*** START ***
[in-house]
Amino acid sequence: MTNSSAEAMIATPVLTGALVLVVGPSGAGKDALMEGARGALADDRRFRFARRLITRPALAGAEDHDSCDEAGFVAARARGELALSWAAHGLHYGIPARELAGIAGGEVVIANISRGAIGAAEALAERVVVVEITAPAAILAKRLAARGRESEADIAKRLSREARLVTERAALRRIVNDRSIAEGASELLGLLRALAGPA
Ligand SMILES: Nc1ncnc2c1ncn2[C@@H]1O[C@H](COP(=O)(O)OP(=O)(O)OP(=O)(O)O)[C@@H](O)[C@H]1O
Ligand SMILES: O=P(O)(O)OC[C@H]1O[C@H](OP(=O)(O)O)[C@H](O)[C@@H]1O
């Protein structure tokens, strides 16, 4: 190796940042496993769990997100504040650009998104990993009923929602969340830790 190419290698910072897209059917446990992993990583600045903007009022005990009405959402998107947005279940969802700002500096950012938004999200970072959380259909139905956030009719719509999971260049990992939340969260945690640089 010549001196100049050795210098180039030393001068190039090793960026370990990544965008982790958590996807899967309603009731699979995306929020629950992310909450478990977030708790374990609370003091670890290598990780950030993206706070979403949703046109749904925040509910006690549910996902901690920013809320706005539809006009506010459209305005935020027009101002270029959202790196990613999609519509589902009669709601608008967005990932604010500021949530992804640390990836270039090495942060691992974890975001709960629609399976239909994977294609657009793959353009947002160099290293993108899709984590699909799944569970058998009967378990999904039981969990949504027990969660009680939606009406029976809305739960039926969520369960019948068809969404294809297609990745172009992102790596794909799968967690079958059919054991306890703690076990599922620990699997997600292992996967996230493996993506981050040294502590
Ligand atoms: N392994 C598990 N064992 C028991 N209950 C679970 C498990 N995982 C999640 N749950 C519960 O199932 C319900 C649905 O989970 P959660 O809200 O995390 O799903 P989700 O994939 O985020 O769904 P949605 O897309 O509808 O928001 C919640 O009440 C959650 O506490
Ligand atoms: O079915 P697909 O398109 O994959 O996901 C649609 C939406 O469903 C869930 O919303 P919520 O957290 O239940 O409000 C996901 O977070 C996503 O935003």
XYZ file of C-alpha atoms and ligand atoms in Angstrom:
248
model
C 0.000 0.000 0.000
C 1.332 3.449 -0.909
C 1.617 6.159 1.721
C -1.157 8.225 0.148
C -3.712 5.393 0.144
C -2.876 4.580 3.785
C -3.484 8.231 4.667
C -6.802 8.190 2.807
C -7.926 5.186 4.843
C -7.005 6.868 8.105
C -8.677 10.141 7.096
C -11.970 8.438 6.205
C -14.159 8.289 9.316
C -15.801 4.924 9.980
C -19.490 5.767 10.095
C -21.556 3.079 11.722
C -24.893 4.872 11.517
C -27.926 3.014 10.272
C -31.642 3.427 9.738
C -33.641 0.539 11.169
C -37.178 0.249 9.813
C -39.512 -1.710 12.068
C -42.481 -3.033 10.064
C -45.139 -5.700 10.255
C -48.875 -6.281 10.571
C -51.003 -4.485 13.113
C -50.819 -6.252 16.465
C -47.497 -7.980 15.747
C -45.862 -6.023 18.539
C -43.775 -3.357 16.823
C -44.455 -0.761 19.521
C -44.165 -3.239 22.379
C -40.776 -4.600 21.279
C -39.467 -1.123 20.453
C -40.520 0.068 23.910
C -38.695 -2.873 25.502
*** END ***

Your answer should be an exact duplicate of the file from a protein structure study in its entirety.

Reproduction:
[in-house]
Amino acid sequence: MTNSSAEAMIATPVLTGALVLVVGPSGAGKDALMEGARGALADDRRFRFARRLITRPALAGAEDHDSCDEAGFVAARARGELALSWAAHGLHYGIPARELAGIAGGEVVIANISRGAIGAAEALAERVVVVEITAPAAILAKRLAARGRESEADIAKRLSREARLVTERAALRRIVNDRSIAEGASELLGLLRALAGPA
Ligand SMILES: Nc1ncnc2c1ncn2[C@@H]1O[C@H](COP(=O)(O)OP(=O)(O)OP(=O)(O)O)[C@@H](O)[C@H]1O
Ligand SMILES: O=P(O)(O)OC[C@H]1O[C@H](OP(=O)(O)O)[C@H](O)[C@@H]1O
């Protein structure tokens, strides 16, 4: 190796940042496993769990997100504040650009998104990993009923929602969340830790 190419290698910072897209059917446990992993990583600045903007009022005990009405959402998107947005279940969802700002500096950012938004999200970072959380259909139905956030009719719509999971260049990992939340969260945690640089 010549001196100049050795210098180039030393001068190039090793960026370990990544965008982790958590996807899967309603009731699979995306929020629950992310909450478990977030708790374990609370003091670890290598990780950030993206706070979403949703046109749904925040509910006690549910996902901690920013809320706005539809006009506010459209305005935020027009101002270029959202790196990613999609519509589902009669709601608008967005990932604010500021949530992804640390990836270039090495942060691992974890975001709960629609399976239909994977294609657009793959353009947002160099290293993108899709984590699909799944569970058998009967378990999904039981969990949504027990969660009680939606009406029976809305739960039926969520369960019948068809969404294809297609990745172009992102790596794909799968967690079958059919054991306890703690076990599922620990699997997600292992996967996230493996993506981050040294502590
Ligand atoms: N392994 C598990 N064992 C028991 N209950 C679970 C498990 N995982 C999640 N749950 C519960 O199932 C319900 C649905 O989970 P959660 O809200 O995390 O799903 P989700 O994939 O985020 O769904 P949605 O897309 O509808 O928001 C919640 O009440 C959650 O506490
Ligand atoms: O079915 P697909 O398109 O994959 O996901 C649609 C939406 O469903 C869930 O919303 P919520 O957290 O239940 O409000 C996901 O977070 C996503 O935003």
XYZ file of C-alpha atoms and ligand atoms in Angstrom:
248
model
C 0.000 0.000 0.000
C 1.332 3.449 -0.909
C 1.617 6.159 1.721
C -1.157 8.225 0.148
C -3.712 5.393 0.144
C -2.876 4.580 3.785
C -3.484 8.231 4.667
C -6.802 8.190 2.807
C -7.926 5.186 4.843
C -7.005 6.868 8.105
C -8.677 10.141 7.096
C -11.970 8.438 6.205
C -14.159 8.289 9.316
C -15.801 4.924 9.980
C -19.490 5.767 10.095
C -21.556 3.079 11.722
C -24.893 4.872 11.517
C -27.926 3.014 10.272
C -31.642 3.427 9.738
C -33.641 0.539 11.169
C -37.178 0.249 9.813
C -39.512 -1.710 12.068
C -42.481 -3.033 10.064
C -45.139 -5.700 10.255
C -48.875 -6.281 10.571
C -51.003 -4.485 13.113
C -50.819 -6.252 16.465
C -47.497 -7.980 15.747
C -45.862 -6.023 18.539
C -43.775 -3.357 16.823
C -44.455 -0.761 19.521
C -44.165 -3.239 22.379
C -40.776 -4.600 21.279
C -39.467 -1.123 20.453
C -40.520 0.068 23.910
C -38.695 -2.873 25.502